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declaration of purpose, the legislature stated that " pooled risk management is an essential government function" that provides " focused public sector loss prevention programs, accrual of interest and dividend earnings which may be returned to the public benefit and establishment of costs predicated solely on the actual experience of political subdivisions in the state." Id. Pursuant to RSA chapter 5-B, " pooled risk management programs which meet the standards established" by that chapter are " not subject to insurance regulation and taxation by the state." Id.; see RSA 5-B:6.

From its inception, RSA chapter 5-B has required pooled risk management programs to file certain information with the secretary of state's office. RSA 5-B:4. However, it was not until 2010 that the legislature vested that office with the authority to enforce RSA chapter 5-B by bringing administrative actions and imposing penalties for violations of its provisions. See Laws 2010, 149:3 (codified as RSA 5-B:4-a). RSA 5-B:5, I, sets forth the following standards that pooled risk management programs must meet to comply with RSA chapter 5-B:

Each pooled risk management program shall meet the following standards of organization and operation. Each program shall:
[165 N.H. 797] (a) Exist as a legal entity organized under New Hampshire law.
(b) Be governed by a board the majority of which is composed of elected or appointed public officials, officers, or employees. Board members shall not receive compensation but may be reimbursed for mileage and other reasonable expenses.
(c) Return all earnings and surplus in excess of any amounts required for administration, claims, reserves, and purchase of excess insurance to the participating political subdivisions.
(d) Provide for an annual audit of financial transactions by an independent certified public accountant. The audit shall be filed with the department and distributed to participants of each pooled risk management program.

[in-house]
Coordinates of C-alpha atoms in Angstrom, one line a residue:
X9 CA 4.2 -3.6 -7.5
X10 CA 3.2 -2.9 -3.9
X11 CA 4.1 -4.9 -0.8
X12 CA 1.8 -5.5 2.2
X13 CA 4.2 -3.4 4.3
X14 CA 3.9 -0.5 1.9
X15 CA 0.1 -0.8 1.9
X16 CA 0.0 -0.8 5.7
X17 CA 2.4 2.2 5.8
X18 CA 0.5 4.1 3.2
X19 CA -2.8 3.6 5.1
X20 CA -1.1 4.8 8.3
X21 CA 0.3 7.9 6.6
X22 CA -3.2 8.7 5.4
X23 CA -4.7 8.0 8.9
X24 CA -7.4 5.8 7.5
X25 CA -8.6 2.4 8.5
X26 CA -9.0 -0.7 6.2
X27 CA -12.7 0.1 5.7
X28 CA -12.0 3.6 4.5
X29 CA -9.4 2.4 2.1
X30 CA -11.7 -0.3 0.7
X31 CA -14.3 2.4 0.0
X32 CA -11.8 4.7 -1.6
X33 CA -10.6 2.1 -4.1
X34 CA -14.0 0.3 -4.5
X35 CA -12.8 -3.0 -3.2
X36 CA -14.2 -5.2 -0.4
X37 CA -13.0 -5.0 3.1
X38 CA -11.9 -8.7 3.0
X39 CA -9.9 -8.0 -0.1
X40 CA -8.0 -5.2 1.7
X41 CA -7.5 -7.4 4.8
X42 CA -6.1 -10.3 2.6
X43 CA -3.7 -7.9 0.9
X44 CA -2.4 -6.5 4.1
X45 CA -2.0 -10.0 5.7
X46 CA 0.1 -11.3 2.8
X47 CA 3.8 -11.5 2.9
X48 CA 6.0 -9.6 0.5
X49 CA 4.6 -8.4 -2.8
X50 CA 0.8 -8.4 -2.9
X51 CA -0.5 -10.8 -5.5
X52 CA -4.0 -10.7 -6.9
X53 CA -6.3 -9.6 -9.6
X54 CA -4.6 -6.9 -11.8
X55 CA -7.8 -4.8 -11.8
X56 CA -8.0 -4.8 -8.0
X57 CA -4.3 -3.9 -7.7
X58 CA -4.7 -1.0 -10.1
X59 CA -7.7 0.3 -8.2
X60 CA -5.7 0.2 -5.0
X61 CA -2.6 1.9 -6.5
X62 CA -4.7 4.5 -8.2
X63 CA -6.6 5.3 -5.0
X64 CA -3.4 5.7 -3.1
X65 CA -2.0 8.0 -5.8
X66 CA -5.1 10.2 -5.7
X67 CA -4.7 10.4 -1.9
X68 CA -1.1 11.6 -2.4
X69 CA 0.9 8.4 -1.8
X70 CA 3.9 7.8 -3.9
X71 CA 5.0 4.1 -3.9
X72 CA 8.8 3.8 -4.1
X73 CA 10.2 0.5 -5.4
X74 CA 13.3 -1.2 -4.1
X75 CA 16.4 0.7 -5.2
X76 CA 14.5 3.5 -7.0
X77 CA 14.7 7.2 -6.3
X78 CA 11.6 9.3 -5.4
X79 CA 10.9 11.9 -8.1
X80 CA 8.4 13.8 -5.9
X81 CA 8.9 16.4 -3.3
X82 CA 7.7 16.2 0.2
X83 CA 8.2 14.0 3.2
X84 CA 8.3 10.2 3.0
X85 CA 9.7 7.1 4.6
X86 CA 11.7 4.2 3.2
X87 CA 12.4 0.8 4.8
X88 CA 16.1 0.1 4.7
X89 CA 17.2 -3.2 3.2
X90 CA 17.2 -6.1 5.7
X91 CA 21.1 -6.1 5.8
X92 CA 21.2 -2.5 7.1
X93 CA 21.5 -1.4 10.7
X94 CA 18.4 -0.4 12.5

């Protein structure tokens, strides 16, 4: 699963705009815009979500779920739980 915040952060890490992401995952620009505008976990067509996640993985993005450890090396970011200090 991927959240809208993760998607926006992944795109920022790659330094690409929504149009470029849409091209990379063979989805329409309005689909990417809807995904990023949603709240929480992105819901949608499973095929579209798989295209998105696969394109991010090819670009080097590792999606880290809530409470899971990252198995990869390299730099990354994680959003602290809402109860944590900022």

(e) Be governed by written bylaws which shall detail the terms of eligibility for participation by political subdivisions, the governance of the program and other matters necessary to the program's operation. Bylaws and any subsequent amendments shall be filed with the department.
(f) Provide for an annual actuarial evaluation of the pooled risk management program. The evaluation shall assess the adequacy of contributions required to fund any such program and the reserves necessary to be maintained to meet expenses of all incurred and incurred but not reported claims and other projected needs of the plan. The annual actuarial evaluation shall be performed by a member of the American Academy of Actuaries qualified in the coverage area being evaluated, shall be filed with the department, and shall be distributed to participants of each pooled risk management program.
(g) Provide notice to all participants of and conduct 2 public hearings for the purpose of advising of potential rate increases, the reasons for projected rate increases, and to solicit comments from members regarding the return of surplus, at least 10 days prior to rate setting for each calendar year.

(Emphasis added.)

C. Procedural History

The underlying matter arises from a petition submitted and later amended by Bureau staff alleging that the respondents

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violated both RSA chapter 5-B and RSA chapter 421-B. On September 2, 2011, the secretary of state issued an order commencing an adjudicative proceeding and appointed a presiding officer for that proceeding. See RSA 421-B:26-a, V [165 N.H. 798] (2006). From September 2, 2011, through April 30, 2012, the presiding officer issued approximately fifty prehearing and preliminary orders addressing various topics. The final evidentiary hearing was conducted from April 30, 2012, to May 11, 2012. The presiding officer issued an eighty-one page narrative order on August 16, 2012. Because the presiding officer dismissed the claims under RSA chapter 421-B, those claims are not at issue in this appeal. Although the respondents were found to have violated three provisions of RSA 5-B:5, I, see RSA 5-B:5, I(b), (c), (e), they have appealed only the finding that they failed to return " all earnings and surplus in excess of any amounts required for administration, ...